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Published May 27th, 2020
Crisis brings revival of the homestead
Kelly and Ben Rojas and their children enjoy their new raised beds full of vegetables. Linda Bowers raises 24 little chicks at her home for friends who want to start a new coop. Photos Sophie Braccini

It has become quite a hunting game to find some of the most coveted tomato plants or beneficial herbs at local nurseries. Growing vegetables or raising chickens in Lamorinda has definitely been on the uptick for the past two months, with chicks just as hard to find as heirloom tomatoes or borage. The desire to run less errands for food supplies may be the motivation, but with more time at home and children to keep busy, growing the homestead has become a fruitful endeavor for many Lamorindans.
Kelly and Ben Rojas moved their young family from San Francisco to Moraga last year. Growing a vegetable garden became one of Ben Rojas' priorities from the get-go, but only this year has the family devoted the time researching and planning for the new raised beds he built.
Not very far, in Lafayette, Papa John Kiefer (a.k.a. Lamorinda-chicken-guru) was stunned at the sudden unprecedented rush to his website where people can purchase plans to build the perfect coop and register for his chicken class series. He heard that the craze was such that in April, the usual month to get baby chicks, all the local suppliers were out of female poulets for sale and ordering from the Midwest would send buyers waiting until June.
Linda Bowers did not have the issue of finding new chicks. A founding member of the Citizens of Lamorinda United Chicken Keepers (CLUCK), Bowers was part of the group that 10 years ago lobbied Lafayette to allow chickens in most suburban gardens. As the coronavirus spread and shelter-in-place became mandatory more and more people reached out to CLUCK for information. "A month ago we started a CLUCK Facebook page and within a few days we got 100 members," she recalls.
A group of 30 people on May 3 crowded cyberspace to hear Papa John's teaching. When asked, these new future chicken owners confirmed that the health crisis had revived their desire to have chickens. Yvette Castillo felt that this was a perfect time to raise chicks. Monica Kase got her new chicks from Dare 2 Dream Farms in Lompoc. "We heard that they would have some chicks available, so people stood in line from early morning and the chicks were gone within minutes," she said. Jennifer Soller and Bethany Block, who bought homes that had coops that were left unused for years, decided that it was time to revive them, but as Bowers noted, the prices for baby chicks have multiplied as scarcity set into place.
Nurseries, since they reopened, report having been flooded with new as well as seasoned vegetable gardeners. Some of the local gardening communities that used to sell tomatoes or other early spring seedlings canceled their annual sale. Moraga Community Garden or the UC Master Gardener Program of Contra Costa County both decided that opening to the public was not safe so they redirected their production to local nurseries better equipped to manage social distancing, such as the Moraga Garden Center or Orchard Nursery in Lafayette. Both places reported large numbers of customers, though sometimes it was hard to distinguish between catch-up from the close-down period and a new craze. McDonnell nursery in Orinda had stayed open most of March and April and Sarah McDonnell confirmed an increase in vegetable gardening requests.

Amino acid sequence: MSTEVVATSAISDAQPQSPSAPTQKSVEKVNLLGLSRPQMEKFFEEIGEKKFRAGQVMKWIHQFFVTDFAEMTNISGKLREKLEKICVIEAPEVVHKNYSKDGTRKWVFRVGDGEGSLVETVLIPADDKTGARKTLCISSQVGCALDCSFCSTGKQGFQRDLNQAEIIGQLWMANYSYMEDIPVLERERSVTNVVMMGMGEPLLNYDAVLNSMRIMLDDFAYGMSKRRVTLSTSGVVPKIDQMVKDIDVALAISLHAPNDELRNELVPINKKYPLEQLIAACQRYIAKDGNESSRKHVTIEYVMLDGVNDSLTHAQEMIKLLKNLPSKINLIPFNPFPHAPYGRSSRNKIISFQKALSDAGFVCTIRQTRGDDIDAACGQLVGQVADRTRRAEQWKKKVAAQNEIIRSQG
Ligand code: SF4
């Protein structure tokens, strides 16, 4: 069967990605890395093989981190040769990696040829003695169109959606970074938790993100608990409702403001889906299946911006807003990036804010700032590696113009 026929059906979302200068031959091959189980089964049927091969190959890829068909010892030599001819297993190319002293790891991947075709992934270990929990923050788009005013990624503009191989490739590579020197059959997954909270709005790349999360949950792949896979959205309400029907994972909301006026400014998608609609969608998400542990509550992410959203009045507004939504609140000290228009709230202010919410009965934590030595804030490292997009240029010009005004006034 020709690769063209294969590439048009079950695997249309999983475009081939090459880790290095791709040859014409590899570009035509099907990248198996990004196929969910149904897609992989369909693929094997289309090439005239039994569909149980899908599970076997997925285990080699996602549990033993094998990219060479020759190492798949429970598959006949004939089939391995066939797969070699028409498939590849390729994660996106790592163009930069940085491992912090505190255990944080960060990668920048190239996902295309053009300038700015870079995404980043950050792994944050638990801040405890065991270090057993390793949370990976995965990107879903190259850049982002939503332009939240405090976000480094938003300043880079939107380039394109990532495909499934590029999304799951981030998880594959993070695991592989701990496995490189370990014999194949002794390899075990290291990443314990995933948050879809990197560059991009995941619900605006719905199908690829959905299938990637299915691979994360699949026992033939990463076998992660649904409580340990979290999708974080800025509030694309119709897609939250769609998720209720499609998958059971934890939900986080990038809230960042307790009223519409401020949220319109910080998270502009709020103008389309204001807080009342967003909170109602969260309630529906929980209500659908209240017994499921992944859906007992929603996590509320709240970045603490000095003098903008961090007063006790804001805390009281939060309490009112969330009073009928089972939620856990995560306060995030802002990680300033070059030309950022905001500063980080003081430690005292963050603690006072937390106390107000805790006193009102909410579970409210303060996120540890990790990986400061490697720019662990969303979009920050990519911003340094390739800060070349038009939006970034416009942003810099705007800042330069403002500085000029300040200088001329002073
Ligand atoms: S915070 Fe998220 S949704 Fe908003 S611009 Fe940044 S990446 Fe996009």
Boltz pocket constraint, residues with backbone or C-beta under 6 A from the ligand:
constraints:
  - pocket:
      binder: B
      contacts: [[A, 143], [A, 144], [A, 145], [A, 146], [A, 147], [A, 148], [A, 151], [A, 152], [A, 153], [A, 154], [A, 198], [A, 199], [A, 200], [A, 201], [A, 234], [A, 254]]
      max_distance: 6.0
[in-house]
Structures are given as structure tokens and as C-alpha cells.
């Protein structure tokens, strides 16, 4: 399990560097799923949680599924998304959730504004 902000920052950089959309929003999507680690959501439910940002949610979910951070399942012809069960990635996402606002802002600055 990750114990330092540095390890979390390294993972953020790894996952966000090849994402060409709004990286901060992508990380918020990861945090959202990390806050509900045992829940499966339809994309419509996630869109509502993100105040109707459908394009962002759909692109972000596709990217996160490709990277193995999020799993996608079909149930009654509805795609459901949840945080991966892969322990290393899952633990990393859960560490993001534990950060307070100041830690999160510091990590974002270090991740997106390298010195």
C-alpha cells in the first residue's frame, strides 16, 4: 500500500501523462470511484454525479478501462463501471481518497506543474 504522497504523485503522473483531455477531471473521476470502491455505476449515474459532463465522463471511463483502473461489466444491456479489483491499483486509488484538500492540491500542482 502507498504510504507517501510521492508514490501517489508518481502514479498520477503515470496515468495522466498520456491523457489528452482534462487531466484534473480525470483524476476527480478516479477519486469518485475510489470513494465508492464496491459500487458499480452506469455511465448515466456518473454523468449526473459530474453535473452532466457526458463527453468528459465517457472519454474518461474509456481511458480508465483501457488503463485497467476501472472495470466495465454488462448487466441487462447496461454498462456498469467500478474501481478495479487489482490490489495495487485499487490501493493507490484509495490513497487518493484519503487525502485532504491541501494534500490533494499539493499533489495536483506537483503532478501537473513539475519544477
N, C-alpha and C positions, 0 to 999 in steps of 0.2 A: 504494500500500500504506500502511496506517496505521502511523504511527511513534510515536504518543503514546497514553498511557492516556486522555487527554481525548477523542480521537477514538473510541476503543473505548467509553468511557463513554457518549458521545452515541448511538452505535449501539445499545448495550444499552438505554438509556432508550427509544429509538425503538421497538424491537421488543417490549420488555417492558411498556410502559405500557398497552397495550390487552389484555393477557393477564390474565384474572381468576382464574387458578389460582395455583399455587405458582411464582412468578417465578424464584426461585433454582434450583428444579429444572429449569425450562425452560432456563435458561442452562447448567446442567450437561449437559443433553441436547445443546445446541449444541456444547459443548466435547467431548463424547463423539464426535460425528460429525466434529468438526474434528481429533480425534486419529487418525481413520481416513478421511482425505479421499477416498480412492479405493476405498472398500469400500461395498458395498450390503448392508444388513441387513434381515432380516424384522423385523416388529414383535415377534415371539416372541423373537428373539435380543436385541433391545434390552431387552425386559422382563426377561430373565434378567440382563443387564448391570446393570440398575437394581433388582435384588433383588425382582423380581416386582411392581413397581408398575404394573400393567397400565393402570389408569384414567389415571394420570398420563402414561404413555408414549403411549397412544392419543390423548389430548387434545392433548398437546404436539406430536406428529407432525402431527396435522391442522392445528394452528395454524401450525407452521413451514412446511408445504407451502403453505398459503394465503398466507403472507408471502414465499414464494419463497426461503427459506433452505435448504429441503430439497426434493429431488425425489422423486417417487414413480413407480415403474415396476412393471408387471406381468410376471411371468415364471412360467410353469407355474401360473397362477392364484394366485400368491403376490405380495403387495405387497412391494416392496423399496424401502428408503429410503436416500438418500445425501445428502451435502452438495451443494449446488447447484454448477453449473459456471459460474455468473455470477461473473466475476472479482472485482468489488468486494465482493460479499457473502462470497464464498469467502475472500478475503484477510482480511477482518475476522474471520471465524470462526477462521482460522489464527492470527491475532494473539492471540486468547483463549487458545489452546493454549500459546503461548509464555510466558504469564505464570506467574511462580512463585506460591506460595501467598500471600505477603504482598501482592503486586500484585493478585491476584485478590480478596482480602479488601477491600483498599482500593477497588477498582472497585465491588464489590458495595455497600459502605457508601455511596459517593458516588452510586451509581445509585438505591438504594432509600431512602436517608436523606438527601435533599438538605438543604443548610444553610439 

From conversations with new vegetable gardeners like the Rojas, Rachel Chaudhary or Angela Munoz, it appears what motivated them most this year was the additional time they had and the enjoyment they derived from working in their new beds as a family. Munoz had also moved from San Francisco and found herself in a house with empty vegetable beds; mixing the dirt with her kids and watering with them has been a part of her new simple life pleasures this spring; just like the Rojas children enjoy observing small plants becoming edible vegetables they recognize, nibbling on mint and strawberries, while their mother added weeding to her offsprings' chores list.
All the new gardeners, like the new chickens owners, relied on their community, and the universal "YouTube University" to learn about life cycles, feeding, companion planting, seasonality, and progressed through trial and error. Chaudhary, for example, reached out to one of her neighbors when she discovered at 6 a.m. one morning that slugs were having a field day with her baby eggplants.
All who were interviewed swore that the new hobby is now ingrained in their family life and will not go away with the easing of shelter-in-place constraints. After World War II the craze of Victory Gardens died down and millions of gardens were abandoned. Only time will tell if this health crisis will have a longer and deeper effect on the way people relate to their land and their food supply.
As some new gardeners have expressed it, gardening is simply a nice thing to (re)discover right now, and cultivating something beautiful and useful could have mental health benefits in times of great stress.

Linda Bowers and her husband in front of their coop with one of their hens. Photo Sophie Braccini

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